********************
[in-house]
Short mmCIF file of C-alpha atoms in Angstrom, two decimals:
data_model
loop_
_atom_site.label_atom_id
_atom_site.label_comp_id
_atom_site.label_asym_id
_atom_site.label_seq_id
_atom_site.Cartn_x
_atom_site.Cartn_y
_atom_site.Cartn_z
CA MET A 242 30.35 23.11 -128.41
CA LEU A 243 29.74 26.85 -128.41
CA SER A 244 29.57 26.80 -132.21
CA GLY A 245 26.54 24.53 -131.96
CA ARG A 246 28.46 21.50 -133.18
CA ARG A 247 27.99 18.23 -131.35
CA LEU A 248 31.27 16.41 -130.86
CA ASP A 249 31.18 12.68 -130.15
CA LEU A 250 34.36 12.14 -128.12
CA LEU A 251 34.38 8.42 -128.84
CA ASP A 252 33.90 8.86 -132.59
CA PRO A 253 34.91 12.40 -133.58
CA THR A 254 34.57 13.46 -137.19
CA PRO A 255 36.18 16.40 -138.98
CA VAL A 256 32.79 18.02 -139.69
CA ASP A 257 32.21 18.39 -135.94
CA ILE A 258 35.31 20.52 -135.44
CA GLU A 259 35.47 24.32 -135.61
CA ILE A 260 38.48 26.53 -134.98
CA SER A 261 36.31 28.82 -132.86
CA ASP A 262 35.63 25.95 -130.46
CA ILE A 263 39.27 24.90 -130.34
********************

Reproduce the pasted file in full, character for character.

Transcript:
[in-house]
Short mmCIF file of C-alpha atoms in Angstrom, two decimals:
data_model
loop_
_atom_site.label_atom_id
_atom_site.label_comp_id
_atom_site.label_asym_id
_atom_site.label_seq_id
_atom_site.Cartn_x
_atom_site.Cartn_y
_atom_site.Cartn_z
CA MET A 242 30.35 23.11 -128.41
CA LEU A 243 29.74 26.85 -128.41
CA SER A 244 29.57 26.80 -132.21
CA GLY A 245 26.54 24.53 -131.96
CA ARG A 246 28.46 21.50 -133.18
CA ARG A 247 27.99 18.23 -131.35
CA LEU A 248 31.27 16.41 -130.86
CA ASP A 249 31.18 12.68 -130.15
CA LEU A 250 34.36 12.14 -128.12
CA LEU A 251 34.38 8.42 -128.84
CA ASP A 252 33.90 8.86 -132.59
CA PRO A 253 34.91 12.40 -133.58
CA THR A 254 34.57 13.46 -137.19
CA PRO A 255 36.18 16.40 -138.98
CA VAL A 256 32.79 18.02 -139.69
CA ASP A 257 32.21 18.39 -135.94
CA ILE A 258 35.31 20.52 -135.44
CA GLU A 259 35.47 24.32 -135.61
CA ILE A 260 38.48 26.53 -134.98
CA SER A 261 36.31 28.82 -132.86
CA ASP A 262 35.63 25.95 -130.46
CA ILE A 263 39.27 24.90 -130.34